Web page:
When a first class city board appoints a chief of either department, the bill
requires the board to meet in closed session with representatives of the employee
association whose members will serve under the proposed chief. Currently, if a first
class city board discharges, suspends, or reduces in rank an officer or member of
either department, the individual so disciplined may appeal that decision to a circuit
court. Under the bill, an individual who is so disciplined may choose to appeal the
board's decision either to a circuit court or to an arbitrator who is selected jointly by
the parties. An individual who is disciplined and appeals to an arbitrator may appeal

the arbitrator's decision to a circuit court. Currently, when the board issues a
decision in a disciplinary hearing, it uses a just cause standard which consists of
several elements. One of the elements requires the board to determine whether the
chief of the police or fire department discovered substantial evidence that the
subordinate violated the rule or order as described in the charges against the
subordinate. The bill changes the standard from substantial evidence to clear and
convincing evidence. This change, from substantial evidence to clear and convincing
evidence, also applies to other cities, villages, and certain towns.
The bill also creates a scope of review under which a court or arbitrator is to
review an appeal of a first class city board's discipline of an officer or member of either
department. Under the bill, a court or arbitrator must review the evidence
independently and without deference to the board's findings; must reverse the
board's decision if it finds that fairness or correctness of the action has been impaired
by material or procedural errors; and must set aside or modify the board's decision
if it finds that the board erroneously interpreted a provision of law, or may remand
the case to the board for further action that is consistent with current law.
The bill also requires the court or arbitrator to reverse the board's decision if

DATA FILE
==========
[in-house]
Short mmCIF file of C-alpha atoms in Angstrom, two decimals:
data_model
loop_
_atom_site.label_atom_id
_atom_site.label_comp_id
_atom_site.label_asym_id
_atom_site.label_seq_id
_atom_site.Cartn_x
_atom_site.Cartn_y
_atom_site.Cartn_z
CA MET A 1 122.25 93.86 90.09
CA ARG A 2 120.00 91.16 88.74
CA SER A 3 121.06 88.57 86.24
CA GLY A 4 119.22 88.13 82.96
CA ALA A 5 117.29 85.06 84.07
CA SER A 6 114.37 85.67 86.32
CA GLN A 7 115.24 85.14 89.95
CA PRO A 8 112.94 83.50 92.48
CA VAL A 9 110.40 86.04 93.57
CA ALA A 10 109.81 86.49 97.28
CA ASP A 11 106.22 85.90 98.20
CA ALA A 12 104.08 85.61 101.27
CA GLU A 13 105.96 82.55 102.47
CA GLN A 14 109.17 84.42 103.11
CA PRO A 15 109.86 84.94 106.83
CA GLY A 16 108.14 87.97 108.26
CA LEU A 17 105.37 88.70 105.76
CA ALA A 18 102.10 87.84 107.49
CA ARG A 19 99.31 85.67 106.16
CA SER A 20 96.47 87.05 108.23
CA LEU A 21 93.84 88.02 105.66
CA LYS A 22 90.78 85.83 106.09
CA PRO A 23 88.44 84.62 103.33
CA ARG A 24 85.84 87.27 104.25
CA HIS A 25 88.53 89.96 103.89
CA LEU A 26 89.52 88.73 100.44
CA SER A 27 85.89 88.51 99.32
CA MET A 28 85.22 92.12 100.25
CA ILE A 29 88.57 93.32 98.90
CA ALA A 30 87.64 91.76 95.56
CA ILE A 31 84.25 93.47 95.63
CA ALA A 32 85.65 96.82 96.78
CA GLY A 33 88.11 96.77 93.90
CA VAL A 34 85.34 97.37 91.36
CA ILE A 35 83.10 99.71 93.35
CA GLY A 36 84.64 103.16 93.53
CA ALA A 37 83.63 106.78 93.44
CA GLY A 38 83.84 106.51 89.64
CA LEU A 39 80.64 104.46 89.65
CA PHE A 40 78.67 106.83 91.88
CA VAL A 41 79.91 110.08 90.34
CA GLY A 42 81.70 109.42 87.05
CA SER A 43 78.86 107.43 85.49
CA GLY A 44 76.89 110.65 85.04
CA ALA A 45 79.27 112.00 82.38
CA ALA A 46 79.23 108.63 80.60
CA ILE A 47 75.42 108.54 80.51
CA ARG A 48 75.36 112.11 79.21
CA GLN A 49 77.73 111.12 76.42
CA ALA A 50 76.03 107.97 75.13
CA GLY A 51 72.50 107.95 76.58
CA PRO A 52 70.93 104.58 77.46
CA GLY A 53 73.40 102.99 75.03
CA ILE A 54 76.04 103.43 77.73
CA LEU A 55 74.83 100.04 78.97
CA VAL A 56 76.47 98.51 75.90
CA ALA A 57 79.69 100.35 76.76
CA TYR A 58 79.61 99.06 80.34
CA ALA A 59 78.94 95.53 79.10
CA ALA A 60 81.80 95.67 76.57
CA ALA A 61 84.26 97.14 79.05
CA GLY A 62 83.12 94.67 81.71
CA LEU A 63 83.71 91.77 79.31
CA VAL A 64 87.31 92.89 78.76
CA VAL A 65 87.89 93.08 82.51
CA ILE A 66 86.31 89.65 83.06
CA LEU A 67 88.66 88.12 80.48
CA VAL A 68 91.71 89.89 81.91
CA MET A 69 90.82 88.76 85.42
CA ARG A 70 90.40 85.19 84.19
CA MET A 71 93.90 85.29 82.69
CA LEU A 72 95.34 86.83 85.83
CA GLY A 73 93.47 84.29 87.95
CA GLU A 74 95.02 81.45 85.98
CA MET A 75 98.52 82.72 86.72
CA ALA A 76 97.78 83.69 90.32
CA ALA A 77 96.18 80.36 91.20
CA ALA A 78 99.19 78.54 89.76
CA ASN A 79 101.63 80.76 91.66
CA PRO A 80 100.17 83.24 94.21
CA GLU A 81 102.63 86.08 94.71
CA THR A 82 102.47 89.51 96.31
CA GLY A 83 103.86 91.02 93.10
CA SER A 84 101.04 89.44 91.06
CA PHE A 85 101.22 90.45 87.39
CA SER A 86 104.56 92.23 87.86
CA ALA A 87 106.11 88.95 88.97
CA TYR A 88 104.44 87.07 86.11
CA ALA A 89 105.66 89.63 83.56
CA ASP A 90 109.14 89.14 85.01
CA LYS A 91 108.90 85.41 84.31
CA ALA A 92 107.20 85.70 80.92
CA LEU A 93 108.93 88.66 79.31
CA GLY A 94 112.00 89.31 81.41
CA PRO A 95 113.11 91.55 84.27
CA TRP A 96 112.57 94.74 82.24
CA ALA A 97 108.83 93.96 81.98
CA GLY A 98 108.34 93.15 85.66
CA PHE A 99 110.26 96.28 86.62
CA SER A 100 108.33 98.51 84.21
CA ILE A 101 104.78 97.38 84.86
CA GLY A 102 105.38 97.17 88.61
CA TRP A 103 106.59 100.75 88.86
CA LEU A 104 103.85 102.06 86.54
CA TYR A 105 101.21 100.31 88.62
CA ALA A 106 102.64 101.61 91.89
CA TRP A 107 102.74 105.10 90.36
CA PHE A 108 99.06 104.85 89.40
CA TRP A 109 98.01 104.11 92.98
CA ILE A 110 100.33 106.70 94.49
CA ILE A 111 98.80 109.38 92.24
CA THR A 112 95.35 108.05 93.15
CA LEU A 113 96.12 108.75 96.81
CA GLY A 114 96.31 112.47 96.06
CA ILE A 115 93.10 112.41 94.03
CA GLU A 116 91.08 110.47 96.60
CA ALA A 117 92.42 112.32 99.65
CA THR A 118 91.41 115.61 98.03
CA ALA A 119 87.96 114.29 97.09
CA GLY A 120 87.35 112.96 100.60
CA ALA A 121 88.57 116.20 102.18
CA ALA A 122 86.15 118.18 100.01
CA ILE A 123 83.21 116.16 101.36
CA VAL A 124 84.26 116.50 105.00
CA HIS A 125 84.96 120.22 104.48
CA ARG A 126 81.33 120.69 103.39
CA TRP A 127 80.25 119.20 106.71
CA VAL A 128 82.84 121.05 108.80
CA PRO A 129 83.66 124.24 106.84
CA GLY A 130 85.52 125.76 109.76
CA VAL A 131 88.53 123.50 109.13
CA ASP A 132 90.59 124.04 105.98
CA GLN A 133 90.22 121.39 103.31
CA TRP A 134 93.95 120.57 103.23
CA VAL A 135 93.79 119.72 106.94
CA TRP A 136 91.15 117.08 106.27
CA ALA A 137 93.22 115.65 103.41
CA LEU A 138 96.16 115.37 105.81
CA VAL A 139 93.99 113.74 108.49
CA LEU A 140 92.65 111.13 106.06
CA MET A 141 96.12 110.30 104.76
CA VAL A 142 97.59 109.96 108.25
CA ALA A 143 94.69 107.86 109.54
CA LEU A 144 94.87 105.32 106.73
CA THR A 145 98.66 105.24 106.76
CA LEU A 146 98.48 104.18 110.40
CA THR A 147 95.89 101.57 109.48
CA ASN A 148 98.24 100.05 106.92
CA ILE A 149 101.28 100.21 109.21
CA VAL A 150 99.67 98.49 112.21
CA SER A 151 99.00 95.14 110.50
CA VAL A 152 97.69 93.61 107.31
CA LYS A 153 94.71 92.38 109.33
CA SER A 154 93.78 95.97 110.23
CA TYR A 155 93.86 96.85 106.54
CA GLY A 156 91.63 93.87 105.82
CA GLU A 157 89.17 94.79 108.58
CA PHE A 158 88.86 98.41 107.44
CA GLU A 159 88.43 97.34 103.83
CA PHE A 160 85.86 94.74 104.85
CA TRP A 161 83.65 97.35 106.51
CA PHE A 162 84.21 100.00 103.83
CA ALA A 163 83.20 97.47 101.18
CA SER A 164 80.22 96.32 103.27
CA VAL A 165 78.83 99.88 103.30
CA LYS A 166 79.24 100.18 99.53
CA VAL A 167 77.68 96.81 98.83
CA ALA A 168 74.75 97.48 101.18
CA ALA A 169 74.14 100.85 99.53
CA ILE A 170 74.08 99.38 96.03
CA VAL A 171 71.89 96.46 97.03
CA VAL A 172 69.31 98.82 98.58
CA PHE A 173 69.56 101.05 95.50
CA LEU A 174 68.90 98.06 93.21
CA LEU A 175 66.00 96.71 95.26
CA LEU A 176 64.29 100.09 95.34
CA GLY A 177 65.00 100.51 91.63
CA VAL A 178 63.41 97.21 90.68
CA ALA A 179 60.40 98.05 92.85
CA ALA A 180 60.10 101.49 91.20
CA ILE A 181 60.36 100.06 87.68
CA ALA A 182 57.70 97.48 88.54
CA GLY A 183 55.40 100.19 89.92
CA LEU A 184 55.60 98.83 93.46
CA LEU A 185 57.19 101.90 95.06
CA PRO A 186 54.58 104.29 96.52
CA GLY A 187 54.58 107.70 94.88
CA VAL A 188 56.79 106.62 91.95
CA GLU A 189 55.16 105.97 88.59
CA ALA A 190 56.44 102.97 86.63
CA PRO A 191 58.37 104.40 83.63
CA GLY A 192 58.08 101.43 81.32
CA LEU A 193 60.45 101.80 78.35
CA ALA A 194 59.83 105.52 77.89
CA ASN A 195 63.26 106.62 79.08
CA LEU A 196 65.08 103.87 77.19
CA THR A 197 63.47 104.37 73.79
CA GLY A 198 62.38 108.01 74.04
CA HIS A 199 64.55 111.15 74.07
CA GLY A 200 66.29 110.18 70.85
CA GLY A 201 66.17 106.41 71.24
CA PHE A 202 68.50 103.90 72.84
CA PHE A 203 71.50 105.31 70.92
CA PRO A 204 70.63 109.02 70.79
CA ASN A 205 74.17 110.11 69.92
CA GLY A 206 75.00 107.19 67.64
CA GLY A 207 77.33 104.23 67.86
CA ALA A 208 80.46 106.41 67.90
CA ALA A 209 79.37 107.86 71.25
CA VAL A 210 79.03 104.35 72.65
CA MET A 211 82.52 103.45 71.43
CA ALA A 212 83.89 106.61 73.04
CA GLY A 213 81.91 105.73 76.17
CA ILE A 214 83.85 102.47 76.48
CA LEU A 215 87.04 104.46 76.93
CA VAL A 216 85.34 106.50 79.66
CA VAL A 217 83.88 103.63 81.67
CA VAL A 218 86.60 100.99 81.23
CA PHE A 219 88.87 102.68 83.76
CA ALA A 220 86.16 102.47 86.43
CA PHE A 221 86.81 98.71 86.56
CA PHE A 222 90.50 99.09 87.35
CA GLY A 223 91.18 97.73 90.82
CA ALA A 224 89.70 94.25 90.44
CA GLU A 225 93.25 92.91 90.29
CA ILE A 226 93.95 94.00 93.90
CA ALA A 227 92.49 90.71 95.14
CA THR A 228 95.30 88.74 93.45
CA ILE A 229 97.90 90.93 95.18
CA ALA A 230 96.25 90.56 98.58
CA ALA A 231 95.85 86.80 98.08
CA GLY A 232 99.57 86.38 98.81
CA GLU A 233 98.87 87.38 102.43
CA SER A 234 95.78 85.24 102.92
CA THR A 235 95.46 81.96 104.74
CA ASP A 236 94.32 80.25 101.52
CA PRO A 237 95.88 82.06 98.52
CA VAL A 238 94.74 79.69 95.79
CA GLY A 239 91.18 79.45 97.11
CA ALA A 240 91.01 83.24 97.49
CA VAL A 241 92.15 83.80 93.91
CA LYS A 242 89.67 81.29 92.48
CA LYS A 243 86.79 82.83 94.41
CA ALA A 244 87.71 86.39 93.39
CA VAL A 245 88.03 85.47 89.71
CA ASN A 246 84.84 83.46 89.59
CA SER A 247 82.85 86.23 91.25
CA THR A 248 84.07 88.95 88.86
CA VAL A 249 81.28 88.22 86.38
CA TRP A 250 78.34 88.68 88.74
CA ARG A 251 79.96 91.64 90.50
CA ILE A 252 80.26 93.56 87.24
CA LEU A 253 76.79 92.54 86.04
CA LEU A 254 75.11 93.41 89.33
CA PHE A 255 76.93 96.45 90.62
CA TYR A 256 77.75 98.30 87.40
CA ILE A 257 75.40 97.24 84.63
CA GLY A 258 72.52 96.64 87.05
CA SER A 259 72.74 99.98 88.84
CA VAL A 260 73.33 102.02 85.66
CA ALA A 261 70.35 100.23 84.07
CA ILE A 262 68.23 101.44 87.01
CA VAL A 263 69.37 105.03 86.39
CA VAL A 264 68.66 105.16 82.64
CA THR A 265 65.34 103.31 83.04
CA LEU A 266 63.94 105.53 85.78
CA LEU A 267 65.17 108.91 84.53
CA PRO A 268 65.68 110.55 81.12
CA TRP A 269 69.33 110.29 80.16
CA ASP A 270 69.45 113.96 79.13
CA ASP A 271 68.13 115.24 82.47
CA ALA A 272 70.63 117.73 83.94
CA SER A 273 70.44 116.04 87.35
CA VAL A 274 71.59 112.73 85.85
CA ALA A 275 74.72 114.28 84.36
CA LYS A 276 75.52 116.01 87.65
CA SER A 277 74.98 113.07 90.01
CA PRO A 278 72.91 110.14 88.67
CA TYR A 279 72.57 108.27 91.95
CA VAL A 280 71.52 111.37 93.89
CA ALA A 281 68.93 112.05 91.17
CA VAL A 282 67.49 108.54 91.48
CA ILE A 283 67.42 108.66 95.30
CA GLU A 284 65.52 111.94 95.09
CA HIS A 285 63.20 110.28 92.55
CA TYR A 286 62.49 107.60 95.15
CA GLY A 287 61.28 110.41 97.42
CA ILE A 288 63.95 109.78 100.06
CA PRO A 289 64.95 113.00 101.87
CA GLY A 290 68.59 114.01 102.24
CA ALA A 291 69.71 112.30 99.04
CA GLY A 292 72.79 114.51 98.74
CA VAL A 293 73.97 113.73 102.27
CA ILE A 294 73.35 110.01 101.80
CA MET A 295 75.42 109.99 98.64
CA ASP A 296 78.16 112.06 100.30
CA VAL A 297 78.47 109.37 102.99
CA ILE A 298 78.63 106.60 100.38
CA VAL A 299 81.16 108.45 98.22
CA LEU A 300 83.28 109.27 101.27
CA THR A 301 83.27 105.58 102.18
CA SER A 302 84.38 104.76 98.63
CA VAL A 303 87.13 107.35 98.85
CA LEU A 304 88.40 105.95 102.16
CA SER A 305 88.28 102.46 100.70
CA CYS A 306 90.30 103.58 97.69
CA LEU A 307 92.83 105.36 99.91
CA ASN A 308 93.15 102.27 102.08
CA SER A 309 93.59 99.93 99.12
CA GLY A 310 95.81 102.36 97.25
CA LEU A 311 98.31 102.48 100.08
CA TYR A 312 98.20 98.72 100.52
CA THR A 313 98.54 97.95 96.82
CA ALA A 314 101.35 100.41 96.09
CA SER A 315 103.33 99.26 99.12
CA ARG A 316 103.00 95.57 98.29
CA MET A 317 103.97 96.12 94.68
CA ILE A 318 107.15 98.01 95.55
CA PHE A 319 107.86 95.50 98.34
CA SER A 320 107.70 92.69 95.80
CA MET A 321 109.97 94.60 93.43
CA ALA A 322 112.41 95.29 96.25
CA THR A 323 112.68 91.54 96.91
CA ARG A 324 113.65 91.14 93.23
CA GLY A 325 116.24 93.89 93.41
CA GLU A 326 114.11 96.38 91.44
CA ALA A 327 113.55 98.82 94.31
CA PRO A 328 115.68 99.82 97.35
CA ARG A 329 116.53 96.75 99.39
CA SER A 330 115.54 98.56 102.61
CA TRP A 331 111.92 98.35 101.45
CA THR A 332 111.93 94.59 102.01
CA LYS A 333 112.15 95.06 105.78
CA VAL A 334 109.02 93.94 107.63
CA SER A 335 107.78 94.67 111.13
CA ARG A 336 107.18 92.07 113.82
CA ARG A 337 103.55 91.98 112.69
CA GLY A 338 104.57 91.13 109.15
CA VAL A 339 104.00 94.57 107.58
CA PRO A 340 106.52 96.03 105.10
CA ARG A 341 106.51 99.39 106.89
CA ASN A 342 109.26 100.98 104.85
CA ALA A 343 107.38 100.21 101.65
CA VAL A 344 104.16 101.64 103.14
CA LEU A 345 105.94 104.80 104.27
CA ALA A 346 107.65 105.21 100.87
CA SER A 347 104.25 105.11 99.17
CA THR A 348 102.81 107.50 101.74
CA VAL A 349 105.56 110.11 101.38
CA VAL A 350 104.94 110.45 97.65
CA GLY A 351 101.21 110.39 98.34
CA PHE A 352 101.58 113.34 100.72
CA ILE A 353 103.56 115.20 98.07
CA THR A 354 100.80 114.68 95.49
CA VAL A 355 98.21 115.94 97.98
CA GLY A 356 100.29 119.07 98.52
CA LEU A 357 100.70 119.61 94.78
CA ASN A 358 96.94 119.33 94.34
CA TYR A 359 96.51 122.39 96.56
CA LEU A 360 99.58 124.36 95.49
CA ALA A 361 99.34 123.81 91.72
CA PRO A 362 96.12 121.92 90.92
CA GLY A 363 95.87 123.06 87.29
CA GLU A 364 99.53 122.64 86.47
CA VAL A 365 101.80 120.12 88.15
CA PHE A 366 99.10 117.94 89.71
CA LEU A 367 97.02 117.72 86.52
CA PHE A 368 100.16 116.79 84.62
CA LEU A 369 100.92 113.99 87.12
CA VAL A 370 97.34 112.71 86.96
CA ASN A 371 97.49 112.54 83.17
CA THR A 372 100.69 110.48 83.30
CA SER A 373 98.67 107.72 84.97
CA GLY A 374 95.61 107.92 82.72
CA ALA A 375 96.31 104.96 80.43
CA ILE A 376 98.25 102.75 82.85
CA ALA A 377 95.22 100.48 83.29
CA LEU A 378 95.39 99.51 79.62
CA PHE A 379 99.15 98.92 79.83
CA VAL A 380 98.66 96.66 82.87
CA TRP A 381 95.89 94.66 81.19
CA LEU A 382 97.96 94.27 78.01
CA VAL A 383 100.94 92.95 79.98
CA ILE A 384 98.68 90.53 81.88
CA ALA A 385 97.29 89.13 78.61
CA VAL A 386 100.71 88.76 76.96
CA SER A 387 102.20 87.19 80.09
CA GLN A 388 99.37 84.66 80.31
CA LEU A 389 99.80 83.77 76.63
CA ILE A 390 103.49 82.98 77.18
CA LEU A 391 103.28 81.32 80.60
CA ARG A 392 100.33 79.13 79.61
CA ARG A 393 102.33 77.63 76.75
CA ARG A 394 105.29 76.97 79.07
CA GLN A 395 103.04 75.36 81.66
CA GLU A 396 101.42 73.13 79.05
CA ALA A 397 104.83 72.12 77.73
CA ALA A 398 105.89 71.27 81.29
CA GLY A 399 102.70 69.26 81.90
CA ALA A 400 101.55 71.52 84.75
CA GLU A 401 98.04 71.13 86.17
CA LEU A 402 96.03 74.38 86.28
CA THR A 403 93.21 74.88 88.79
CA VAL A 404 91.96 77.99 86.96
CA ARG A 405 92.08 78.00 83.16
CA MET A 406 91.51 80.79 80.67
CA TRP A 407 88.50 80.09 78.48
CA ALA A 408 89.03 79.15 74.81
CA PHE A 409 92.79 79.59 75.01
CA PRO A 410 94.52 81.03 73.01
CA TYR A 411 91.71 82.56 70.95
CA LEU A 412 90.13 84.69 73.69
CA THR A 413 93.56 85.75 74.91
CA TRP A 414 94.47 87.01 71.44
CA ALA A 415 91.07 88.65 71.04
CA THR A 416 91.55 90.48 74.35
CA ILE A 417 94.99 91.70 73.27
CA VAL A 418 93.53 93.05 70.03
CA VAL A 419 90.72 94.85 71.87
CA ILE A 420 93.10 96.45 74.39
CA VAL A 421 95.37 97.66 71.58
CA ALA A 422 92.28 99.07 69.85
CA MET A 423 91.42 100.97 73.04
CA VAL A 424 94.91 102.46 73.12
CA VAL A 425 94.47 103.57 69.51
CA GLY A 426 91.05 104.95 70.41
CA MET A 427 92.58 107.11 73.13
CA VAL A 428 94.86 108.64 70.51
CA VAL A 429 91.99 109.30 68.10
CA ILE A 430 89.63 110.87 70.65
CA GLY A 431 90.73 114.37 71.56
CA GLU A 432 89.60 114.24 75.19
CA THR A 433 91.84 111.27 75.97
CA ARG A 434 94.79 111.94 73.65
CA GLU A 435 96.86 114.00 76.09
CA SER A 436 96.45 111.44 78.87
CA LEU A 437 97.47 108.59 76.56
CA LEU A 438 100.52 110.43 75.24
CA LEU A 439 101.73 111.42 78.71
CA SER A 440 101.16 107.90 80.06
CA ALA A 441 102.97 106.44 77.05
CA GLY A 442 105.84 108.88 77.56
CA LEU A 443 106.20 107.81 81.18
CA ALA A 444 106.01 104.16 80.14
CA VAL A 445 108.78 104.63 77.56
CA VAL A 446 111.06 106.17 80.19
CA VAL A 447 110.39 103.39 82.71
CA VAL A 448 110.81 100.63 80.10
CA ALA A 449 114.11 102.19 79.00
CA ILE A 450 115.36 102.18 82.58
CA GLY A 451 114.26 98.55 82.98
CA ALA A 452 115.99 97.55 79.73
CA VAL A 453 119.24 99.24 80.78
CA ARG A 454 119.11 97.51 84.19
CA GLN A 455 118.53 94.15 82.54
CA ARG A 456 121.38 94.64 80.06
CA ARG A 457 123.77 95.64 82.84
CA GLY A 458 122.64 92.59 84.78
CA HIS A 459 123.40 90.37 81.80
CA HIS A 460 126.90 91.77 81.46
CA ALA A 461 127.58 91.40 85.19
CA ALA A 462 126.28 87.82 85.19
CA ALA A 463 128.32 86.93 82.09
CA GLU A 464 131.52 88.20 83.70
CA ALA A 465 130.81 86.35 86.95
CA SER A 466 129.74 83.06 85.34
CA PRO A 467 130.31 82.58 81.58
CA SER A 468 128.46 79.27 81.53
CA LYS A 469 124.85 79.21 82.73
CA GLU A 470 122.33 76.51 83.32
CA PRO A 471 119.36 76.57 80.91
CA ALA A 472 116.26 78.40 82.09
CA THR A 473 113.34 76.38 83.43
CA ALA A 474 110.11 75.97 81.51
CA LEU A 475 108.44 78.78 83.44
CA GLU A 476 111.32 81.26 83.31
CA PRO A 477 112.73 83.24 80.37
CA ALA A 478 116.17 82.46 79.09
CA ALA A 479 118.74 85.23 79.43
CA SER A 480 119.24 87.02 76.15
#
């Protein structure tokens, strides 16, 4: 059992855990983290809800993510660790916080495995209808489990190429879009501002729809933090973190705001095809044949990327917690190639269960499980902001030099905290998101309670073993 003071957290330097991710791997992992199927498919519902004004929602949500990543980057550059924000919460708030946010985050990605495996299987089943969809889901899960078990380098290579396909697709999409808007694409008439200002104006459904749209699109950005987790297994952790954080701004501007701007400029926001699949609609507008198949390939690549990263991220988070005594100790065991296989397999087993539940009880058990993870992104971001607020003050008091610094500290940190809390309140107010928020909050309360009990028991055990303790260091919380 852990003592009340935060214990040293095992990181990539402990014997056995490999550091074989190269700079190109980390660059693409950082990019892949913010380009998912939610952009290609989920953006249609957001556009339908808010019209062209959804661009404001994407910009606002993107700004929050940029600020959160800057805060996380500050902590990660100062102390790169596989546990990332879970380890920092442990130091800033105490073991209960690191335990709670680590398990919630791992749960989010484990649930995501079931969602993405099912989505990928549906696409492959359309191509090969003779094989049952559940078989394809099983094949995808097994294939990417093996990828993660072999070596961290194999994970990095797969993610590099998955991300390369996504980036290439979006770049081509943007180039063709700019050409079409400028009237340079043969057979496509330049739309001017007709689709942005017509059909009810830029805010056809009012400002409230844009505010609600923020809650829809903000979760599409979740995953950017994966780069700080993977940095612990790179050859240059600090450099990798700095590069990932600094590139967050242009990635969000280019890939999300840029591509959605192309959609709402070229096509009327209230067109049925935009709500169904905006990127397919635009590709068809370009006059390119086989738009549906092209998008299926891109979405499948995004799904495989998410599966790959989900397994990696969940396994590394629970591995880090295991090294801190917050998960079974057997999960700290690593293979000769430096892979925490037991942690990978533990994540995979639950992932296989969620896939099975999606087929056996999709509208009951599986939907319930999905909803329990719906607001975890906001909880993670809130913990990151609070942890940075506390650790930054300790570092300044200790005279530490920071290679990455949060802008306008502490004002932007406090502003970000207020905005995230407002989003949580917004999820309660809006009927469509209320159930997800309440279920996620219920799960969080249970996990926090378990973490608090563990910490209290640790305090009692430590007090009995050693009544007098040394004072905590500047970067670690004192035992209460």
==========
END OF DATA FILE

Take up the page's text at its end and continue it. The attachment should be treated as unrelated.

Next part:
it finds that the board's exercise of discretion is outside of its delegated powers; is
inconsistent with a board rule, policy, or practice, unless the board's deviation is
adequately explained; or violates the constitution or the statutes. The bill also
authorizes a court or arbitrator to take additional testimony, depositions, and
interrogatories, and to grant requests for additional discovery.
The bill also requires that a first class city's city service commission, and a first
class city fire and police commission, have a rule that requires the city to give the
same number of veterans preference points, with regard to competitive
examinations, to applicants who apply for a job, as they gave before March 1, 2017.
A first class city fire and police commission is also required to adopt a similar rule.
For further information see the state and local fiscal estimate, which will be
printed as an appendix to this bill.
The people of the state of Wisconsin, represented in senate and assembly, do
enact as follows:
AB606,1 1Section 1. 62.13 (1) of the statutes is amended to read:
AB606,4,42 62.13 (1) Commissioners. Except as provided in subs. (2g), (2m), (2s), and (8)
3(b) each city shall have a board of police and fire commissioners consisting of 5
4citizens, 3 of whom shall constitute a quorum. At least one member of the board shall
5have either professional law enforcement experience or professional fire fighting
6experience.
The mayor shall annually, between the last Monday of April and the first

1Monday of May, appoint in writing to be filed with the secretary of the board, one
2member for a term of 5 years. No appointment shall be made which will result in
3more than 3 members of the board belonging to the same political party. The board
4shall keep a record of its proceedings.
AB606,2 5Section 2. 62.13 (5) (em) (intro.) of the statutes is amended to read:
AB606,4,126 62.13 (5) (em) (intro.) No subordinate may be suspended, reduced in rank,
7suspended and reduced in rank, or removed by the board under par. (e), based on
8charges filed by the board, members of the board, an aggrieved person or the chief
9under par. (b), unless the board determines whether by a preponderance of the
10evidence
there is just cause, as described in this paragraph, to sustain the charges.